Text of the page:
Here at Gardening Know How we get lots of questions, and our goal is to provide answers to those inquiries to the best of our knowledge. These may run the gamut of vegetable gardening to trees and shrubs, and anything or everything in between. Houseplants are one such topic of interest, as most of us grow at least one plant in the home. The following information includes the 10 most commonly asked questions relating to houseplants.
1. What does it mean when indoor plants turn brown at the end of leaves?
There are several reasons for this happening, but under watering is the most common for plant leaves turning brown, especially on the tips. Make sure the plant is getting enough water and has proper drainage. Generally, you want to water only when the top of the soil is dry to the touch but do not let the soil dry out completely. Check for issues that may inhibit its ability to take water up too, like root rot. A humidity issue can be to blame as well. This can be remedied by misting or sitting the plant on a water-filled tray of pebbles. You may also want to check the plant for any signs of pests or disease, and trim off the brown tips.
There are many reasons that a plant may lose leaves, but the three most common are lack of water, lack of light and pests. Make sure that the plant is getting proper water and light, and check it closely for pests. Generally speaking, when leaves fall off plants, it’s either because the light is too low, the soil is either too wet or too dry, or there is disease or bugs present. Additionally, leaf drop can be due to environmental changes, such as with bringing them indoors for over wintering. In most cases, this type of leaf drop will correct itself once the plant has acclimated to its new environment.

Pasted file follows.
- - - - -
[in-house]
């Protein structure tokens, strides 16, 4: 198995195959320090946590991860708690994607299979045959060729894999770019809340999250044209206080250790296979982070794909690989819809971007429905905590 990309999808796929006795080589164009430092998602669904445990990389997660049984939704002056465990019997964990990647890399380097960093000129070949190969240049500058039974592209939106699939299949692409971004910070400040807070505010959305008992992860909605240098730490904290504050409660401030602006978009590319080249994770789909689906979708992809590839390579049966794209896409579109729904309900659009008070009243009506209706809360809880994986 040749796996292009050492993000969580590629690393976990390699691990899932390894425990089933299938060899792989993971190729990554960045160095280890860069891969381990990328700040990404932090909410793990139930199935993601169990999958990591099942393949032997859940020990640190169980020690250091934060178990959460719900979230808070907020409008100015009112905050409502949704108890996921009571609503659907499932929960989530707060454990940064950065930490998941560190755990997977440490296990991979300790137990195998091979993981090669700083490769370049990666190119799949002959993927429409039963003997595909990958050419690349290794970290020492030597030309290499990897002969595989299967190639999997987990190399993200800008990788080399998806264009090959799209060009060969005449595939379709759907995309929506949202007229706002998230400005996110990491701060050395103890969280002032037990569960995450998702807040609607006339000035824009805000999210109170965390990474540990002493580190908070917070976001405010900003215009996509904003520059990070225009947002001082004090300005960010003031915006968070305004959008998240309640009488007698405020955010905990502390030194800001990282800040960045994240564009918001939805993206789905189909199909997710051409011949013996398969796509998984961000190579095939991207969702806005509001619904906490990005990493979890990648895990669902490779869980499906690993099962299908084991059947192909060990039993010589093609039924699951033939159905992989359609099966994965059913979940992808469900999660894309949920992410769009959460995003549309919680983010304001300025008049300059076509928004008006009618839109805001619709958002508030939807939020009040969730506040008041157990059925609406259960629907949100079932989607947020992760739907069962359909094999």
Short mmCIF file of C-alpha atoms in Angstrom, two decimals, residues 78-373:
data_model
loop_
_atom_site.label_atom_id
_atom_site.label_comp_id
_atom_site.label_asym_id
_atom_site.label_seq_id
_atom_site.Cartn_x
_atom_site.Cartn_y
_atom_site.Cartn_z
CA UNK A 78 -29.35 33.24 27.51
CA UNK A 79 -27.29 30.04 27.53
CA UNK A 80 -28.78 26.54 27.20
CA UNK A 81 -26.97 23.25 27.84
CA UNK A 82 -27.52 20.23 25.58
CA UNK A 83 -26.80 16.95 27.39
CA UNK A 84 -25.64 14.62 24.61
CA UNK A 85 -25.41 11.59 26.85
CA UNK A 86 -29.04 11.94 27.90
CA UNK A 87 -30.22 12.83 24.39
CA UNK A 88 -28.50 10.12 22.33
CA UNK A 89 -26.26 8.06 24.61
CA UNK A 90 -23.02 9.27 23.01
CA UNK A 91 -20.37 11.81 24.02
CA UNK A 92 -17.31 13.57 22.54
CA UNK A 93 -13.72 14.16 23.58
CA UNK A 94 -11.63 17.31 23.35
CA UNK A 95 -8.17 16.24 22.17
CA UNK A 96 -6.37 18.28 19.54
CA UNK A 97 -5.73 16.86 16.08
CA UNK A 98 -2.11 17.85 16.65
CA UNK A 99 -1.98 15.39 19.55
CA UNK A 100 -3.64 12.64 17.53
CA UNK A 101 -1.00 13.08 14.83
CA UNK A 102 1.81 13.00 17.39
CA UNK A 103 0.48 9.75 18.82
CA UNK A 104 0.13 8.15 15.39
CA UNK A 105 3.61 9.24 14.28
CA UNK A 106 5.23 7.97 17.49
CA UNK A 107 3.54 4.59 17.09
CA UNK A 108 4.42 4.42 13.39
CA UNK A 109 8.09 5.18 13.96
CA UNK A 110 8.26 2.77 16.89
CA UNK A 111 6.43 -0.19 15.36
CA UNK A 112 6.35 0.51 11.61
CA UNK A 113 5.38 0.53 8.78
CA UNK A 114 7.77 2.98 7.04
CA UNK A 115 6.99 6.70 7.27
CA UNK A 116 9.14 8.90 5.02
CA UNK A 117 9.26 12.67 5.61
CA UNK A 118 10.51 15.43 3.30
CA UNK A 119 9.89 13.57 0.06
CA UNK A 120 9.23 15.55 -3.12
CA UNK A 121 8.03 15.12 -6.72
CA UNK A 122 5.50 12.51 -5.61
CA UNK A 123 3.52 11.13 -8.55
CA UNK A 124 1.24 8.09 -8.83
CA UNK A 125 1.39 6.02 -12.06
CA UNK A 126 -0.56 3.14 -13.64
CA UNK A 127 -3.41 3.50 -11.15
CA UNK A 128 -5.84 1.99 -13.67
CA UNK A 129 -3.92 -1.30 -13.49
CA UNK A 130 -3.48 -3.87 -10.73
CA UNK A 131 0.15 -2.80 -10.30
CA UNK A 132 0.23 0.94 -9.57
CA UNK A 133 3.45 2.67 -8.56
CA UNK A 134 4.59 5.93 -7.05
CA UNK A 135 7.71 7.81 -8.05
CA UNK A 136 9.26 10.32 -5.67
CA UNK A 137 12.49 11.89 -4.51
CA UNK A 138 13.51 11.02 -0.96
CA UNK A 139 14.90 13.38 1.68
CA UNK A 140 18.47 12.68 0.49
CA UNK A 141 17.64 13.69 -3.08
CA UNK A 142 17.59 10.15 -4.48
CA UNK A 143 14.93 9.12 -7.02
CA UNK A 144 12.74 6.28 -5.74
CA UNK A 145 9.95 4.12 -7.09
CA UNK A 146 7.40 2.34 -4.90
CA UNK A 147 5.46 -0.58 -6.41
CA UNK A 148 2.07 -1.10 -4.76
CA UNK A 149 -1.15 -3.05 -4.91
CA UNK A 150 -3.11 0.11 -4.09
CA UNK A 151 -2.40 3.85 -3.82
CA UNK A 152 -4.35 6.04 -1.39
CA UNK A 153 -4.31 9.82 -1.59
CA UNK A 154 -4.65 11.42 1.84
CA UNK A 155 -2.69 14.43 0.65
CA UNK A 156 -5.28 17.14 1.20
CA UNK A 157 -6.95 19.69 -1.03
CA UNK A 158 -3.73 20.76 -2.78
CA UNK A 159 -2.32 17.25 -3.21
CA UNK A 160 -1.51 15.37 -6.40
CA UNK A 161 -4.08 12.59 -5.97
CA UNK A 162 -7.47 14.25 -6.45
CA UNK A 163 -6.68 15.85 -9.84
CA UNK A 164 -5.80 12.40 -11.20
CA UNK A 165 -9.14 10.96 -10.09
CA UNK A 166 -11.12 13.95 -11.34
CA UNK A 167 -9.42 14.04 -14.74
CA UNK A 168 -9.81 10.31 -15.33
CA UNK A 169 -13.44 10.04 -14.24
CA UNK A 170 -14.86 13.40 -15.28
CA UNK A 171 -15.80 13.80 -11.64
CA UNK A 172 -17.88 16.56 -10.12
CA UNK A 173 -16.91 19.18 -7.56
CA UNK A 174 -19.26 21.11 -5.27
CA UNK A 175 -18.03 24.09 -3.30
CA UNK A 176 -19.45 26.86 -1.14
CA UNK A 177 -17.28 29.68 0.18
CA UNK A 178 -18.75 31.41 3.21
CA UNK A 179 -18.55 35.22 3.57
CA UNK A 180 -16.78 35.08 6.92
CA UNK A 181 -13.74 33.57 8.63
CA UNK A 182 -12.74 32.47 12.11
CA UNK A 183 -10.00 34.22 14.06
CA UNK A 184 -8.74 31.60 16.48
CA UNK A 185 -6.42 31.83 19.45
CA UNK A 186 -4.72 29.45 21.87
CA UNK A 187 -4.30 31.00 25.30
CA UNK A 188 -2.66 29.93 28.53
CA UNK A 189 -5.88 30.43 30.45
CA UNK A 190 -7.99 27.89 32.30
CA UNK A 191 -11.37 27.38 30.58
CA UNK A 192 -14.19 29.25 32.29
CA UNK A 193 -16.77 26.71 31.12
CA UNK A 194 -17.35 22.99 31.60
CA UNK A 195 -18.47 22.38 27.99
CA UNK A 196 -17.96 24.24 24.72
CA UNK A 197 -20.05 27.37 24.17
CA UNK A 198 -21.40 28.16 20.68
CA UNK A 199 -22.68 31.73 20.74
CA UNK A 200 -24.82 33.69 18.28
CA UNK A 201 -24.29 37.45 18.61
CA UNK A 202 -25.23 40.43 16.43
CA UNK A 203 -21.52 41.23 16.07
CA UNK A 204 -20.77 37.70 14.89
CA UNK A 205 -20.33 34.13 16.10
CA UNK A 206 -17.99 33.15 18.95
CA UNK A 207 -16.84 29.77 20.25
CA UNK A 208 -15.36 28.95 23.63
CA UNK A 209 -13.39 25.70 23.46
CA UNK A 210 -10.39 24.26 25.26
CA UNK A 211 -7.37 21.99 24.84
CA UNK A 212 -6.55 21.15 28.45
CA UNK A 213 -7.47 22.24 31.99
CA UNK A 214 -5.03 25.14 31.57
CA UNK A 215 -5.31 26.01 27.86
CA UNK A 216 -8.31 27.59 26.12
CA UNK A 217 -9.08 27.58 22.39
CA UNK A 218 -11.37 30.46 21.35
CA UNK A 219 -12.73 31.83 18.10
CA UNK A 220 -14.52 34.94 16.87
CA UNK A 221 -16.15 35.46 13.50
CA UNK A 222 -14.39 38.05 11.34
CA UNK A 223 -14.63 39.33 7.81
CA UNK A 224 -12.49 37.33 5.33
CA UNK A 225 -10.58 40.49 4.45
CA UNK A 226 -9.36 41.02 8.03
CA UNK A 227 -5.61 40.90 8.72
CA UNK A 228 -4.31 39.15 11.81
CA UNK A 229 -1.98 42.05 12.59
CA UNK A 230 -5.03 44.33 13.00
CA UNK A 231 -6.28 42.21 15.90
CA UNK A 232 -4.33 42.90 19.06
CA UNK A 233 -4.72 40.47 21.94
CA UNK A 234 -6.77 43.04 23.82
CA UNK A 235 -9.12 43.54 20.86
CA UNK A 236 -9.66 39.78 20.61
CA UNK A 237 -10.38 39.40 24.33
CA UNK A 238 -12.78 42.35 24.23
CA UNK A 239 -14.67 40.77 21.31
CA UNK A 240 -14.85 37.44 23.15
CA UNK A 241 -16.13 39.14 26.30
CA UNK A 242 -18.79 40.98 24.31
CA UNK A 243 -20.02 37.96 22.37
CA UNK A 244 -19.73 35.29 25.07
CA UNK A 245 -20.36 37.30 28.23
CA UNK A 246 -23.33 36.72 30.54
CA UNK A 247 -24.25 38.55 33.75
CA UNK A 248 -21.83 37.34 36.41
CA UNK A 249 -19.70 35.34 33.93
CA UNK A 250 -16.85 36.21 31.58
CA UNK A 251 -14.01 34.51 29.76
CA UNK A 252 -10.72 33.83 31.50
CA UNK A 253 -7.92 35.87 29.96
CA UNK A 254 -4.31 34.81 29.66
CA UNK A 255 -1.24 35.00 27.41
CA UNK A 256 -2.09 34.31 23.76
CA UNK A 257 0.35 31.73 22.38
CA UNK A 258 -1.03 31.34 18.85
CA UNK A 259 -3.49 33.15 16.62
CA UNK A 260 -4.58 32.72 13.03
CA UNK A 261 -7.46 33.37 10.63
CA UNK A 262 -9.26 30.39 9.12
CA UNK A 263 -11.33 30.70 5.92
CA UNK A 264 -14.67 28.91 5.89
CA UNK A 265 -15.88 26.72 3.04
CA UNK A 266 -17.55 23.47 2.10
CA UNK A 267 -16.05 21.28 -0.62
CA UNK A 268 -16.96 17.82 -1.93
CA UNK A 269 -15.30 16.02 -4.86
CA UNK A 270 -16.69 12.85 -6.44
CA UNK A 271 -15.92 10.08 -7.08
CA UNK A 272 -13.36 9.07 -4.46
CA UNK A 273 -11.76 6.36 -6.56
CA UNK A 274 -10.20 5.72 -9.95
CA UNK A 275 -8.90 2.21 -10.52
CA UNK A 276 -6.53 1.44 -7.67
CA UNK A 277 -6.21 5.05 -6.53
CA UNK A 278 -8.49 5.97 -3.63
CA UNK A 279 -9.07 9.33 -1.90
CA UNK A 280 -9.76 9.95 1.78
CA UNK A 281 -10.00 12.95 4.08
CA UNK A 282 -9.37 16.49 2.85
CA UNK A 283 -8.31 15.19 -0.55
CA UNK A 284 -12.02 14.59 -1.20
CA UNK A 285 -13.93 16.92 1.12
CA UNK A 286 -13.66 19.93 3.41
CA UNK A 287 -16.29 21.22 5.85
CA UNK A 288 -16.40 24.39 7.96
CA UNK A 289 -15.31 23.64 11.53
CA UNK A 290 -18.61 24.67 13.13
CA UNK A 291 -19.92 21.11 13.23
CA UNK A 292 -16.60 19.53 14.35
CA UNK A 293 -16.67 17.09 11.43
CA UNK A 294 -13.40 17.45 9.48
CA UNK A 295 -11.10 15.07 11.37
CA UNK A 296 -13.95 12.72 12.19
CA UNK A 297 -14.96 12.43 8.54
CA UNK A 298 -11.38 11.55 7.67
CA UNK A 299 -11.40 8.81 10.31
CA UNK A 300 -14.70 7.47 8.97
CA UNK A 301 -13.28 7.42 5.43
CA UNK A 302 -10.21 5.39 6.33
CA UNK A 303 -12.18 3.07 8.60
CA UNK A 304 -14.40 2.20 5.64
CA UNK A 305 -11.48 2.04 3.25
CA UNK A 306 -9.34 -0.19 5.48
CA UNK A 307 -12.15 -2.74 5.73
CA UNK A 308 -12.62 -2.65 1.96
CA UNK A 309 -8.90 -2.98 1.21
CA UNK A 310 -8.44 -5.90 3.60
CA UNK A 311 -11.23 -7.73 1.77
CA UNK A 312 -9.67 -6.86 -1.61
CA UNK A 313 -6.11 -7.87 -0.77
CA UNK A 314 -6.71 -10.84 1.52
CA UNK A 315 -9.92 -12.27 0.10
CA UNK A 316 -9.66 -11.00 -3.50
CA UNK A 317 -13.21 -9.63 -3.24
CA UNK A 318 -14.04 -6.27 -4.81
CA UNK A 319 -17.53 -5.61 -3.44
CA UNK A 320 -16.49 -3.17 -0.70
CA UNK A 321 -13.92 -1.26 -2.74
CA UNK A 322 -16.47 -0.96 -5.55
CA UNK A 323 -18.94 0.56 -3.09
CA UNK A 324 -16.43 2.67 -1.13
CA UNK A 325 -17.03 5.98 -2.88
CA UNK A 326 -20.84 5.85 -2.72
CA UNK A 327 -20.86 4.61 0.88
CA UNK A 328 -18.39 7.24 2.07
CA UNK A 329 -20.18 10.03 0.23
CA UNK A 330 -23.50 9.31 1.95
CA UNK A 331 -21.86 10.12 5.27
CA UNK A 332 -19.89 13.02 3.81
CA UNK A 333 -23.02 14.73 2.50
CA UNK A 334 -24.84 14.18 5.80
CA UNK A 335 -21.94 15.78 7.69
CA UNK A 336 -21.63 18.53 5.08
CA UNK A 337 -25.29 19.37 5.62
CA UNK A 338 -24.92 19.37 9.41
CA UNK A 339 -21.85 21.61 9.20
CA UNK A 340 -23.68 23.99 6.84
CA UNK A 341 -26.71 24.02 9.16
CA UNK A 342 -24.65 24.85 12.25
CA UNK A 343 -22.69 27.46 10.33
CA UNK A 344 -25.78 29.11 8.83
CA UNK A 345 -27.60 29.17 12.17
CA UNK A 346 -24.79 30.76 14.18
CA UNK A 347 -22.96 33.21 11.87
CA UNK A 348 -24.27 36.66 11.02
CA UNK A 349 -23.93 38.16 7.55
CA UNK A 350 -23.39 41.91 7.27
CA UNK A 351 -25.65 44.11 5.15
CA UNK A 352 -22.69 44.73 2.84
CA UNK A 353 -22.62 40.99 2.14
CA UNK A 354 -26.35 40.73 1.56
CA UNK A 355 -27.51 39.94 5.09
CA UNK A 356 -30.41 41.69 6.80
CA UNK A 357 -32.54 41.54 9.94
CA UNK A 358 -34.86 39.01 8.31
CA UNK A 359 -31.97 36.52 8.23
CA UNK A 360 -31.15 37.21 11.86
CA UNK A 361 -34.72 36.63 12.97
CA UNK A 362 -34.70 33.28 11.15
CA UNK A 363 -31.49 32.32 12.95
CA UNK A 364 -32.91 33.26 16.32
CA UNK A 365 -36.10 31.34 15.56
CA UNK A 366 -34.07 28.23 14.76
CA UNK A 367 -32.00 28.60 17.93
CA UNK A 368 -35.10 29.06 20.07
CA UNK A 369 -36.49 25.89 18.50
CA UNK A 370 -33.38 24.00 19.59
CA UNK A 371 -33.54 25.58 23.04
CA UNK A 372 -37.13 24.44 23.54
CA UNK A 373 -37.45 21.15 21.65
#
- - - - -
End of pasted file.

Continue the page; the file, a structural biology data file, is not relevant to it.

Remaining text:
Mushrooms in houseplants is actually quite common and not usually anything to be alarmed about. That being said, they can be unsightly. The spores that cause mushrooms growing in houseplant soil is normally introduced by contaminated soilless mix, though on occasion they can be introduced through other means, such as airborne movement or spores brushing off clothing. In addition, this type of mushroom growth, which usually presents itself as yellow in color, favors warm, moist and humid conditions. Generally, keeping the plant less moist and giving it plenty of air circulation can help alleviate this growth.
4. My houseplant has a white, fuzzy looking substance on the leaves. What is this and how do I get rid of it?Mealybugs will commonly leave a white residue on plant leaves that resembles cotton. This residue is either the egg sacs of the mealybugs or the pests themselves. You may also find that the plant is sticky too. This is honeydew secreted by the mealybugs. Scrape away any white residue and spots. Then, using a solution of 1 part alcohol to 1 part water with some dish soap mixed in, wash down the entire plant. Let the plant sit for a few days and repeat the process. Another mealybug home pest control is to apply neem oil to the plant, which is safe for the plant and also doubles as a fungicide.
Generally, if you see a white powdery coating on your pots, it means that the plant was either over fertilized or the water it receives contains chalk. If the powdery substance is on the plants themselves, it usually indicates a problem with powdery mildew. Indoor powdery mildew occurs when there is poor air circulation, low light and, unlike outdoor powdery mildew, thrives in drier conditions. It is contagious and once one part is affected, it will infect the rest of the plant as well as those nearby if left untreated. Neem oil can help with this common fungal issue.